Hard-won images: Frank Auerbach and Alberto Giacometti

Published 27 August 2015

The intensely wrought paintings of Frank Auerbach find their match in Giacometti’s sculptures, as two shows reveal, says Simon Wilson.

  • From the Autumn 2015 issue of RA Magazine, issued quarterly to Friends of the RA.

    In May 2015 a bronze by Alberto Giacometti, one of the six casts that exist of his life-size figure Man Pointing of 1947, was sold at auction for £91 million, an auction record for sculpture.

    Fifty years earlier, in 1965, a group of Tate curators had sat down with Giacometti in the gallery’s famous restaurant. The artist was in town for his great Tate retrospective that year. The gallery had scraped together £20,000 to buy work by him and drawn up a list of choices. The artist was presented with the question, “How many of these can we have for the money?”

    His reply was “All of them, and for £10,000, and I will give you one more too”. The eight sculptures and two paintings by Giacometti thus acquired joined several works already in the Tate collection. One of these was one of the other casts of Man Pointing, which had been bought in 1949 for £250. The whole group, including some subsequent additions, now constitutes a priceless national asset.

    Many of them, including Annette IV (1962; pictured) – although not Man Pointing – will be on view in a new exhibition of Giacometti at the National Portrait Gallery, alongside rare loans from abroad. The show’s curator, Paul Moorhouse, rightly remarks that the artist is one of the giants of 20th-century art. Yet this was far from obvious in his time, when many critics and curators thought that abstraction had made figurative art irrelevant. Tate’s early support of Giacometti was bold – hence his generosity.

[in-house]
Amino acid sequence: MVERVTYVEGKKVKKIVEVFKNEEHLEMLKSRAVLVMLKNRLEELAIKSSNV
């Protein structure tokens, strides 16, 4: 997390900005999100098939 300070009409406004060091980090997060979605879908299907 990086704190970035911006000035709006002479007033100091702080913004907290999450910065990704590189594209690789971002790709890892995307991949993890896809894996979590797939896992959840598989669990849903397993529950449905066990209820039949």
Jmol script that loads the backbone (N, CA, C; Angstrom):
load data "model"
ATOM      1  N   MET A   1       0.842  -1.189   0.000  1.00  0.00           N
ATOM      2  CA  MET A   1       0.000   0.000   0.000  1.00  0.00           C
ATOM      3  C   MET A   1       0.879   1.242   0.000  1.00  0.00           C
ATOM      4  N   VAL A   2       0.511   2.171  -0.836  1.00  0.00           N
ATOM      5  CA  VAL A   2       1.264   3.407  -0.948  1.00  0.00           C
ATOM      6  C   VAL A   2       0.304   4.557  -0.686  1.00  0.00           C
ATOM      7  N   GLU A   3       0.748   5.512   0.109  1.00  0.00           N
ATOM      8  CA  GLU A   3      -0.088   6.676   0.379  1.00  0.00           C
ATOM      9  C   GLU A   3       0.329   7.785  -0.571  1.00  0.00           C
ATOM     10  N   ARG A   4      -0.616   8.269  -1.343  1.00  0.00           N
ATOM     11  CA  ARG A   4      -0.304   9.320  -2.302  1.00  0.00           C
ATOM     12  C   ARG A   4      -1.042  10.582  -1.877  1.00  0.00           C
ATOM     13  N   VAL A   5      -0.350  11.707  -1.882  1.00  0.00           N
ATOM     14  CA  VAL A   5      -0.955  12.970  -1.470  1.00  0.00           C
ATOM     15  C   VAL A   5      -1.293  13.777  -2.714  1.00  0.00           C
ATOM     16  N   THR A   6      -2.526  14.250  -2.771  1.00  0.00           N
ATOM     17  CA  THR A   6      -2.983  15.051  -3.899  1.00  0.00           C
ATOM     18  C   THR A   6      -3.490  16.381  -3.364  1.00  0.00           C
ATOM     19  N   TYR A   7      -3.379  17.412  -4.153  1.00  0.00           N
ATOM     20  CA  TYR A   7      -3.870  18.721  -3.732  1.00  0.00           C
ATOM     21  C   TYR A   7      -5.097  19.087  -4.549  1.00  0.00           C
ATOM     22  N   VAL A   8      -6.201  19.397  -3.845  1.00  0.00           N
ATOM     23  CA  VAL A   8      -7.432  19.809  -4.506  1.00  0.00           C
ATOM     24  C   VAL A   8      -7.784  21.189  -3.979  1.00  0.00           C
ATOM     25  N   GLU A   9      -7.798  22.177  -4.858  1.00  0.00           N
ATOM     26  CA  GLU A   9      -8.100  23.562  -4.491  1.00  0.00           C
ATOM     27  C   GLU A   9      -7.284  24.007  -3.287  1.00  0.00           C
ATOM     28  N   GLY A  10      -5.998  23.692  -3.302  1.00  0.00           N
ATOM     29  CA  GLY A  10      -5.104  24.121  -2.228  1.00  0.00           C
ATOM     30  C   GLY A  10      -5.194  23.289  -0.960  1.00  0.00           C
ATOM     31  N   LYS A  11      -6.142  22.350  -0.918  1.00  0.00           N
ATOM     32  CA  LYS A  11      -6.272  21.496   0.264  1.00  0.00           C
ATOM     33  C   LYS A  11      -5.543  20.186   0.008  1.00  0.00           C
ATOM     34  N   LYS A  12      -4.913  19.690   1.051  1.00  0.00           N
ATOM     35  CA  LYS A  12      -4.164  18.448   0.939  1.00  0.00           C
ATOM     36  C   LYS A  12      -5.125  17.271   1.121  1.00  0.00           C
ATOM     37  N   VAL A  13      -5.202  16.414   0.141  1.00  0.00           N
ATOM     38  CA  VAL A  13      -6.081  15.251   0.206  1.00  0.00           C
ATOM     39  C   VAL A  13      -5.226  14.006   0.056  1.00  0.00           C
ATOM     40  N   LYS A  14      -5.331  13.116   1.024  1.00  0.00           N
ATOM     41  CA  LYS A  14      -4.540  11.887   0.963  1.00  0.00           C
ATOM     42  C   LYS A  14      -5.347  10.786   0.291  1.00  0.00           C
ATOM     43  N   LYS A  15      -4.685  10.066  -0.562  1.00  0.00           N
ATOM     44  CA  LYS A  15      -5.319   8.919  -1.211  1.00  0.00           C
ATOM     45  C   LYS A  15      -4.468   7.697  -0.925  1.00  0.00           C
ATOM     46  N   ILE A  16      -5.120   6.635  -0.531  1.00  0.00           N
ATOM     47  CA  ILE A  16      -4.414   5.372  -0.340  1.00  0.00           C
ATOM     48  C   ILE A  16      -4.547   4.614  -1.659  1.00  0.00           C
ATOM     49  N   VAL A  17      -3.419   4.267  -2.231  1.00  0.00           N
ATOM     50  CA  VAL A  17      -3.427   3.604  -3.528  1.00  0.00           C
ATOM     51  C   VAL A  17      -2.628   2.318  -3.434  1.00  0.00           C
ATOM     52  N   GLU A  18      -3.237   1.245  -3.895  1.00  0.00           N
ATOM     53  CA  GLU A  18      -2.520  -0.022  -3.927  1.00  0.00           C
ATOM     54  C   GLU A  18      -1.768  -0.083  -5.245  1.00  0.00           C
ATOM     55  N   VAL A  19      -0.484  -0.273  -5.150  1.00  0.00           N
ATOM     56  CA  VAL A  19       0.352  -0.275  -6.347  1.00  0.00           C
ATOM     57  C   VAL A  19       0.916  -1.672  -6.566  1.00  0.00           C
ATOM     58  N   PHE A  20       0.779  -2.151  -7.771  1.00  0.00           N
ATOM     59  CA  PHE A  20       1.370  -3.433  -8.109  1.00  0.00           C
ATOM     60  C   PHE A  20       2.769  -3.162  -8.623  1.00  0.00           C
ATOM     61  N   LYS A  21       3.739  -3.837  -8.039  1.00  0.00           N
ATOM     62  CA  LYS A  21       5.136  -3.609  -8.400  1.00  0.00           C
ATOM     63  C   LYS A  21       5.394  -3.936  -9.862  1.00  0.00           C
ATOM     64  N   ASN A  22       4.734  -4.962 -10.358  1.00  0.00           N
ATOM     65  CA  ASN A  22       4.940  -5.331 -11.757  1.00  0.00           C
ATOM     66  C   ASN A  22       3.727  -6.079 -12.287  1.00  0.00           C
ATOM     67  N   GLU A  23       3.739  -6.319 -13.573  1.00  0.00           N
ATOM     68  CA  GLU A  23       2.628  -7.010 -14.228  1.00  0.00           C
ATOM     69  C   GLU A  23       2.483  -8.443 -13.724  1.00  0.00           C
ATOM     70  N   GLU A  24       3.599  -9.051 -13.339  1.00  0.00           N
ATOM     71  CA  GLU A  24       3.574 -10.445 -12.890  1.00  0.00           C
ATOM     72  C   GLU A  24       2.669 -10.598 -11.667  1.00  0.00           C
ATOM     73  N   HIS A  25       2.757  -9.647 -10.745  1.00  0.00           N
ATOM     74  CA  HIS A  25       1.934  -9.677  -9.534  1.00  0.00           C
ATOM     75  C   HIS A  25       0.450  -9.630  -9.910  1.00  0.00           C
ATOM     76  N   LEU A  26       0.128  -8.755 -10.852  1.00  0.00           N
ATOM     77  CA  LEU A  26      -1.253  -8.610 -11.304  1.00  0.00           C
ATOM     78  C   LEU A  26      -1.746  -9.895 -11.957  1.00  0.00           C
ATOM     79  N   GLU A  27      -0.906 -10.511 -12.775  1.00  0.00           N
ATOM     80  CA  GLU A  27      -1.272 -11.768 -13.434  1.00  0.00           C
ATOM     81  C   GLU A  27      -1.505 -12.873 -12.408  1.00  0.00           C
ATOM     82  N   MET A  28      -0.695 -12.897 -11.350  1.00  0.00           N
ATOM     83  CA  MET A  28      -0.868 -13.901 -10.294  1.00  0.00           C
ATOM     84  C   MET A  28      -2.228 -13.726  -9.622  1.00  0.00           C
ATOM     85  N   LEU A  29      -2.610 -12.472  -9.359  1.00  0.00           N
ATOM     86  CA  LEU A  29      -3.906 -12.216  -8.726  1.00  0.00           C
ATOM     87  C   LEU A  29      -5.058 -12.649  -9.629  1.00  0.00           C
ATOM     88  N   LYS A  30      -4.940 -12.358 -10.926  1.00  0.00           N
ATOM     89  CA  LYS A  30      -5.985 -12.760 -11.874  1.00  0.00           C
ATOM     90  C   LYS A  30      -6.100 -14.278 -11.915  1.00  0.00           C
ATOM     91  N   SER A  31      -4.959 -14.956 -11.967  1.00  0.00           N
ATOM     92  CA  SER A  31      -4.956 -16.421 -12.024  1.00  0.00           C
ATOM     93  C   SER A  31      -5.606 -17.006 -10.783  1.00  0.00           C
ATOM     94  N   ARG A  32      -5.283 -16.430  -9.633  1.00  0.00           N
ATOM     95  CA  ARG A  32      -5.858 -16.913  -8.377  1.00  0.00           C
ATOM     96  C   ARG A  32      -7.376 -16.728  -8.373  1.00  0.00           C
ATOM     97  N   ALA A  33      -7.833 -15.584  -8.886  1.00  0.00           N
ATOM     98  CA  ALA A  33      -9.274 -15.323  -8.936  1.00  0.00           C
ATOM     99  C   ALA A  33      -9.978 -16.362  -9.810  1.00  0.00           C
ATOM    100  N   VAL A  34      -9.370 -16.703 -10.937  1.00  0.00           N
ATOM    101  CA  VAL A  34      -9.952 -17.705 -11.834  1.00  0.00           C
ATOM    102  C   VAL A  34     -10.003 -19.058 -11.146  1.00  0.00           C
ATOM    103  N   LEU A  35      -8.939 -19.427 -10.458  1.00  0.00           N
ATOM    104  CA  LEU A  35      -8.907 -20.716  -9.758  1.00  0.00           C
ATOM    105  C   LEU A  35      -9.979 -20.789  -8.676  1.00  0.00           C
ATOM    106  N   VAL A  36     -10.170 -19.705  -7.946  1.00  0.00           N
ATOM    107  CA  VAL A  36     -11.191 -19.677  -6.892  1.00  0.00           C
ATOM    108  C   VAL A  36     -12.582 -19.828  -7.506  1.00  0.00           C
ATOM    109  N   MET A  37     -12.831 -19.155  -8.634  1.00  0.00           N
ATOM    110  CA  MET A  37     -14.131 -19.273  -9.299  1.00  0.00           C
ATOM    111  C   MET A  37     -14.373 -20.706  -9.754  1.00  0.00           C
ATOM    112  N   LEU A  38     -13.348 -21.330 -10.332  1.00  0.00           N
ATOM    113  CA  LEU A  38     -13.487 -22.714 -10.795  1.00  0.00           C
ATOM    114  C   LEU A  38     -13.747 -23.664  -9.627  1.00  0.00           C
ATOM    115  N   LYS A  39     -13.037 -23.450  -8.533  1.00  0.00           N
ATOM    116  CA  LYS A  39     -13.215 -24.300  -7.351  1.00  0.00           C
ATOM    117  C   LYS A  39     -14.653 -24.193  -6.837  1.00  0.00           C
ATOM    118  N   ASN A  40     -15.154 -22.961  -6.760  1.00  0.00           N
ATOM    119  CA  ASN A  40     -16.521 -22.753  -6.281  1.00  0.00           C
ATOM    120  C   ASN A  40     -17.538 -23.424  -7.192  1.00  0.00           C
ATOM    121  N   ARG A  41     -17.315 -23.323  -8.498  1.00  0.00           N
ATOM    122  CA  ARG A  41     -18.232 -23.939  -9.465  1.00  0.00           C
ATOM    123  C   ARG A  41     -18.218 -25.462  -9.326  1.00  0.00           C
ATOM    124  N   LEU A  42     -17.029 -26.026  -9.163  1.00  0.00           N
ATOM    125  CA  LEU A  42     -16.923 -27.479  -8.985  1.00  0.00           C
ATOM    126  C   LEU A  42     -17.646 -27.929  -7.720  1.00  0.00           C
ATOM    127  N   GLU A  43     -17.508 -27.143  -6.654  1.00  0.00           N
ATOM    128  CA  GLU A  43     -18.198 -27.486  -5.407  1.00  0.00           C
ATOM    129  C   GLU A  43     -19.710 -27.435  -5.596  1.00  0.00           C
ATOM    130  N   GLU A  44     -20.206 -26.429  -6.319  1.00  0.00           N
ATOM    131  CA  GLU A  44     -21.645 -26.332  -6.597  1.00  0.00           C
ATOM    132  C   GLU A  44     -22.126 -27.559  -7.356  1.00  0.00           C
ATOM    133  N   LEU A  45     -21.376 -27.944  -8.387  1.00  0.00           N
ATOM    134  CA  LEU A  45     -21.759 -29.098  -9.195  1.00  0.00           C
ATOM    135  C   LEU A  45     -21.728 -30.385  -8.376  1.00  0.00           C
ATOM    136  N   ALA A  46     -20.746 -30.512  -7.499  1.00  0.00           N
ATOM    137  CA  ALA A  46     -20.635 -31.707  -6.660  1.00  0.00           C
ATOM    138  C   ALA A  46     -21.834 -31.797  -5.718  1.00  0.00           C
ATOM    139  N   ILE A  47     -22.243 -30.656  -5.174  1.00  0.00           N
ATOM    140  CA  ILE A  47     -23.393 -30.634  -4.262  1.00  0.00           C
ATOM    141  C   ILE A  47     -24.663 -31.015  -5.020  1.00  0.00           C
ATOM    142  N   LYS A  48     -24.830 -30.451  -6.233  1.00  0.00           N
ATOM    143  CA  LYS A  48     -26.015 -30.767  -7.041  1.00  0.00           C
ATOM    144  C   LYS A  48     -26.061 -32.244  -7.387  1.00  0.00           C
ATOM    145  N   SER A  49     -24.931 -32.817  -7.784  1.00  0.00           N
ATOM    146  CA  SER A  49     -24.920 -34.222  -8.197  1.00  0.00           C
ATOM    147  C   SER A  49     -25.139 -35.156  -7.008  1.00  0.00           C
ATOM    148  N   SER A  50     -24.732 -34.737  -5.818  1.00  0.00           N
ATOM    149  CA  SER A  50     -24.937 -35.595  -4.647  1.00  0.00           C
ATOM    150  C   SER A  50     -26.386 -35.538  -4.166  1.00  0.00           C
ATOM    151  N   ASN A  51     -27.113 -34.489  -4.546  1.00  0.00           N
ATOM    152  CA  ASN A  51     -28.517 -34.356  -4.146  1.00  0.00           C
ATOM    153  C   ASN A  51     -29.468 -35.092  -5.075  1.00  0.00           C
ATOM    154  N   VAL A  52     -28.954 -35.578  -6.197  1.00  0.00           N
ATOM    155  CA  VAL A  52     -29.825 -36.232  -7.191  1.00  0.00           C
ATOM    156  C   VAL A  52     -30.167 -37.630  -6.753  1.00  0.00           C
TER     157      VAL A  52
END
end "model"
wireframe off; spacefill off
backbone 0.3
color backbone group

Now, we see more clearly how significant was that strand of European art in the post-Second World War period, when artists like Giacometti reinvented the human figure to express the profound trauma of the war and the doubts about the human condition that it raised. Giacometti’s often unnaturally emaciated, deeply pitted bronze figures, possess a vivid human presence, their fragmented facial features revealing a tortured human soul peering out at us. Oddly perhaps, it was in Britain that appeared the counterpart in painting to Giacometti’s sculpture – the high emotion and baroque bravura of the work of Francis Bacon, and the quiet, thoughtful and intense art of Frank Auerbach, who at the age of 84 is now the subject of a retrospective at Tate Britain.

  • Indeed, there are uncanny similarities of personality and practice between Giacometti and Auerbach. Hermit-like existence; obsessive working, day in, day out; signature surfaces worked and reworked to the point of tortured excess; near-pathological inability to declare a work finished. Giacometti’s dealer famously resorted to going round to his studio and simply carrying off a piece.

    Auerbach, working directly from the model or the motif, repeatedly scrapes down the canvas and starts again, often over months, or even years, until finally a version appears that he is satisfied with. From the dense layers of highly wrought paint emerges what the art historian Richard Morphet memorably dubbed “the hard-won image”, either of another human existence somehow blended with that of the artist himself, as in Head of E.O.W II (1961; pictured) or, in the case of Auerbach’s cityscapes, of an urban landscape reflecting the disorienting experience of life in the metropolitan environment.

    The Auerbach exhibition is of exceptional interest because its curator, Catherine Lampert, is both an art historian and a former director of the Whitechapel Gallery, as well as one of the artist’s life-long models, having sat for him almost every week for 37 years. It will be fascinating to see how the collaboration between artist and curator inspires the selection and setting of the show.

    Simon Wilson is an art historian and columnist for RA Magazine.

    Giacometti: Pure Presence is at the National Portrait Gallery from 15 October – 10 January 2016. Frank Auerbach is at Tate Britain from 9 October – 13 March 2016. Frank Auerbach: Speaking and Painting by Catherine Lampert is published by Thames & Hudson.

    Listen to a podcast of Frank Auerbach in conversation with the RA’s Artistic Director, Tim Marlow.

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